2011 Social Sciences & Humanities Research Council of Canada (SSHRC), Epistemic beliefs and emotions: Examining their roles in self-regulated learning and epistemic change. Awarded $167,236 (CAD).
2010 National Science Foundation, REESE Program, Co-PI. Understanding Emergence. Awarded $130,000.
- Muis, K. R., Pekrun, R., Azevedo, R., Sinatra, G. M., Trevors, G., Meier, E., Heddy, B. C. (2015). The curious case of climate change: Epistemic emotions mediate relations between epistemic beliefs, learning strategies and learning outcomes. Learning and Instruction, 39, 168-183. DOI: 10.1016/j.learninstruc.2015.06.003
- Sinatra, G. M., Heddy, B. C. & Lombardi, D. (2015) The challenges of defining and measuring student engagement in science. Educational Psychologist, 50(1), 1-13, DOI: 10.1080/00461520.2014.1002924
- Journal Articles (refereed)
- Sinatra, G. M., Kienhues, D. & Hofer, B. (2014). Addressing challenges to public understanding of science: Epistemic cognition, motivated reasoning, and conceptual change. Educational Psychologist. DOI: 10.1080/00461520.2014.916216.
- Lombardi, D., Seyranian, V. & Sinatra, G. M. (2014). Source effects and plausibility judgments when reading about climate change. Discourse Processes, 51(1-2), 75-92, DOI:10.1080/0163853X.2013.855049.
- Cordova, J., Sinatra, G. M., *Broughton, S. H., & Taasoobshirazi, G. (2014). Self-efficacy, confidence in prior knowledge, and conceptual change. Contemporary Educational Psychology, 39, 164-174. DOI: 10.1016/j.cedpsych.2014.03.006.
- Sinatra, G. M. & Danielson, R. W. (2014). Adapting to a warmer climate of scientific communication, BioScience, 64(4), 275-276. DOI: 10.1093/biosci/biu023.
- Sinatra, G. M. & Broughton, S. H. (2011). Bridging reading comprehension and conceptual change in science: the promise of refutation text. Reading Research Quarterly. 46(4), 374–393.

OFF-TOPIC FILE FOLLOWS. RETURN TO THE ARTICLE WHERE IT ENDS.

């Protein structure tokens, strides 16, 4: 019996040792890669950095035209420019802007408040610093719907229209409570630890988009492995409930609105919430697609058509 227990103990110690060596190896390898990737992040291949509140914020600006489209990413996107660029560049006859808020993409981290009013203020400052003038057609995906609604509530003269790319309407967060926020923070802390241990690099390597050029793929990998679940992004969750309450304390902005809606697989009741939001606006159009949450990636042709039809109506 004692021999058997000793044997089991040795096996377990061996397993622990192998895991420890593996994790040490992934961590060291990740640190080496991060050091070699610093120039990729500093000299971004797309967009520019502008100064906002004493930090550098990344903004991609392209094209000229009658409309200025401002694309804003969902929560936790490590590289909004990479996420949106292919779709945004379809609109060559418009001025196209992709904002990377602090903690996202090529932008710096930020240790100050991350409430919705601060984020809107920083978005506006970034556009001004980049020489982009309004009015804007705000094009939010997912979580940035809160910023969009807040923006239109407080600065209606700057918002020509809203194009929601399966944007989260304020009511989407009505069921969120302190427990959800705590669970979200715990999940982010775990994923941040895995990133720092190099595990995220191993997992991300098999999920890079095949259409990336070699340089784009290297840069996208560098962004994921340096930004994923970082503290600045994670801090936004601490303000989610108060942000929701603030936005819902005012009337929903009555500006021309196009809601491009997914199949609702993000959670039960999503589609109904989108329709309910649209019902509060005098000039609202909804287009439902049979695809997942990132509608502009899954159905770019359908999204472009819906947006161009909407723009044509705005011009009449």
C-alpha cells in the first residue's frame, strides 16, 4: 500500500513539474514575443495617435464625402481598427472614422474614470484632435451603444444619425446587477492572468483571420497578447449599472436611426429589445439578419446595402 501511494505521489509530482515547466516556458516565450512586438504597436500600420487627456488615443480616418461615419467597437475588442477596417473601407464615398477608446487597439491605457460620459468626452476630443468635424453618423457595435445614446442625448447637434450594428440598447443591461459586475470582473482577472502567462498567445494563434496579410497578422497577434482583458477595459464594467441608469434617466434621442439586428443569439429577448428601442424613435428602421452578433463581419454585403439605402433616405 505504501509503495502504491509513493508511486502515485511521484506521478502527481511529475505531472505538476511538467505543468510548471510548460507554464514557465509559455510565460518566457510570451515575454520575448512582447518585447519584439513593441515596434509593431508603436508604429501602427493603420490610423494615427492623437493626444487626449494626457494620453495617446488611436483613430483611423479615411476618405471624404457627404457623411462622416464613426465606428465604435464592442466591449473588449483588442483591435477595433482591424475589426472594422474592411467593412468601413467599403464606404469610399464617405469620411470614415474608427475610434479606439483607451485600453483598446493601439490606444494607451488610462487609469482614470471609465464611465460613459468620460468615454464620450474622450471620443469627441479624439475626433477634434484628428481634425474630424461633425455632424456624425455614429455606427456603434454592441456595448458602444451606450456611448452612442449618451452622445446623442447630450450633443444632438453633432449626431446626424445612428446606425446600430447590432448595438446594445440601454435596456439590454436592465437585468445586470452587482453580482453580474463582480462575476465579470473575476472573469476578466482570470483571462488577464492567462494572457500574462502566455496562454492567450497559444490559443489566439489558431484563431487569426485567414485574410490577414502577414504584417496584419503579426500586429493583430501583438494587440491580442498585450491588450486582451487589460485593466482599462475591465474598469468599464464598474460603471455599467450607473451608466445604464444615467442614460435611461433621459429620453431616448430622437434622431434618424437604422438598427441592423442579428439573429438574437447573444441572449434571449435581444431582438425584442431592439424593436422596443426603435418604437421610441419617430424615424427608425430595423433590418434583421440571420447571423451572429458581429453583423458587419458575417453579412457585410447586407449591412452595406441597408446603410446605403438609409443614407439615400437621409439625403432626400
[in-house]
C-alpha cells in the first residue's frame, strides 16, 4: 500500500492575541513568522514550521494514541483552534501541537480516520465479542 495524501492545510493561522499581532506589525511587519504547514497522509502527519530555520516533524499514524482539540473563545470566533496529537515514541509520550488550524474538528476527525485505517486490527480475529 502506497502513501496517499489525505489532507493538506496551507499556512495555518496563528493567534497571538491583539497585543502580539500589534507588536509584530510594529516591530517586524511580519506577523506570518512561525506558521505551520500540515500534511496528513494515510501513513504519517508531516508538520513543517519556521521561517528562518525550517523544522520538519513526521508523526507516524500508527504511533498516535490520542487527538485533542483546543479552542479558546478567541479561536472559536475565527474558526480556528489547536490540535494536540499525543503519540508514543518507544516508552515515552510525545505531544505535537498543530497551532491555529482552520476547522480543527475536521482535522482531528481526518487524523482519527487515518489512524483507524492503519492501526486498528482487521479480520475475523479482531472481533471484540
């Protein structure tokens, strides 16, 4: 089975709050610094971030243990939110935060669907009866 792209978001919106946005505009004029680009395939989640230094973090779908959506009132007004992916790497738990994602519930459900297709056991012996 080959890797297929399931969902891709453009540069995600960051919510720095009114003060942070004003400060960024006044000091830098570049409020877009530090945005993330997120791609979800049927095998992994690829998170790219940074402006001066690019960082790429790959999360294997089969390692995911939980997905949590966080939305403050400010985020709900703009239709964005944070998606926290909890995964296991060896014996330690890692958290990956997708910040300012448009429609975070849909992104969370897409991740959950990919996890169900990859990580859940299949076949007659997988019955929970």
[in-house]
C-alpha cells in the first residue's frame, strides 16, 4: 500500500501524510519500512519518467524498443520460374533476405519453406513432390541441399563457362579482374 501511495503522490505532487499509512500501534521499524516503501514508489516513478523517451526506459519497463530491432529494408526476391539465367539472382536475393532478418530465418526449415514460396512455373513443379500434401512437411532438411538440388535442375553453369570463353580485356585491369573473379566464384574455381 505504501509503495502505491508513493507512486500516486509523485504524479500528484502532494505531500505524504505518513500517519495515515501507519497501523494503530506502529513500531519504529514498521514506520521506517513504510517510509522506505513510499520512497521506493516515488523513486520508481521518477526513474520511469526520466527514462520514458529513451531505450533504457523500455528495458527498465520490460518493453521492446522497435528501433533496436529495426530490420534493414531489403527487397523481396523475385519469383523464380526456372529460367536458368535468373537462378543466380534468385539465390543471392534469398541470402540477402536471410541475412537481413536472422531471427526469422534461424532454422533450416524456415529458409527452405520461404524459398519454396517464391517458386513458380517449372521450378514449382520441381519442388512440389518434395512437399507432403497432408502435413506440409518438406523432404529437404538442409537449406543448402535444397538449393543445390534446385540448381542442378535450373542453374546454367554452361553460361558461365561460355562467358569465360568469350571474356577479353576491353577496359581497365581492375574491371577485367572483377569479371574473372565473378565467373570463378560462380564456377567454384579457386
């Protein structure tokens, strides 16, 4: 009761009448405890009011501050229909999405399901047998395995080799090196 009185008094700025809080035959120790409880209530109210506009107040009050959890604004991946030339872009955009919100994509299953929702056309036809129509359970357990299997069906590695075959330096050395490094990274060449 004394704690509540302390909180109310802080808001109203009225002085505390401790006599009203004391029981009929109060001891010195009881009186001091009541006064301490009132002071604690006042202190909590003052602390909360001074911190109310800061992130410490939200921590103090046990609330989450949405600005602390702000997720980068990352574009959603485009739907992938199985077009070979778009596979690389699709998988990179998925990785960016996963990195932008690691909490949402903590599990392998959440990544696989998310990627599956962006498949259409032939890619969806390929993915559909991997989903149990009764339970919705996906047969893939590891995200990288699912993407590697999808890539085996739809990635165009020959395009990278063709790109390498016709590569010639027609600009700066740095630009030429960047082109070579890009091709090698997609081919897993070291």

- Johnson, M. & Sinatra, G. M. (2014). The influence of approach and avoidance goals on conceptual change. Journal of Educational Research. Online first published January 9, 2014, DOI: 10.1080/00220671.2013.807492.
- Lombardi, D., Sinatra, G. M., & Nussbaum, E. M. (2013). Plausibility Reappraisals and Shifts in Middle School Students' Climate Change Conceptions. Learning and Instruction, 27, 50-62. doi: 10.1016/j.learninstruc.2013.03.001.
- Johnson, M. & Sinatra, G. M. (2012). Use of Task-Value Instructional Inductions for Facilitating Engagement and Conceptual Change. Contemporary Educational Psychology, 30, 51-63. DOI: 10.1016/j.cedpsych.2012.09.003.
- Edited Books
- Sinatra, G. M. & Pintrich, P. R. (Eds.) (2003). Intentional Conceptual Change. Mahwah, NJ: Lawrence Erlbaum Associates.
- Harris, K., McCormick, C. B., Sinatra, G. M., & Sweller, J. (Eds.). (2012). Critical Theories and Models of Learning and Development Relevant to Learning and Teaching, Volume 1. In K. Harris & S. Graham (Eds). APA Educational Psychology Handbook Series. APA Publicationions.
- Book Reviews
- Sinatra, G. M. & Lombardi, D. (2013). Explanation, Discovery, and Conceptual Change-- The Holy Trinity of the Scientific Enterprise: A Review of The Cognitive Science of Science by Paul Thagard. Science Education. Advance on - line publication. DOI 10.1002/sce.21062
- Book Chapters
- Sinatra, G. M. & Mason, L. (2013). Beyond knowledge: Learner characteristics influencing conceptual change (pp. 377-394). In S. Vosniadou (Ed.). International Handbook of Research on Conceptual Change (2nd edition). Netherlands: Springer.
- Sinatra, G. M. & Chinn, C. (2011). Thinking and reasoning in science: Promoting epistemic conceptual change. In K. Harris, C. B. McCormick, G. M. Sinatra, & J. Sweller (Eds.). Critical Theories and Models of Learning and Development Relevant to Learning and Teaching, Volume 1 (pp. 257-282). In K. Harris & S. Graham (Eds.). APA Educational Psychology Handbook Series. APA Publications.
- Scholarly Paper Presentations
- Lombardi, D., Seyranian, V., & Sinatra, G. M. (2014, April). Source validity and plausibility perceptions about climate change. Paper submitted for presentation at the annual meeting of the AmericanEducational Research Association, Philadelphia, PA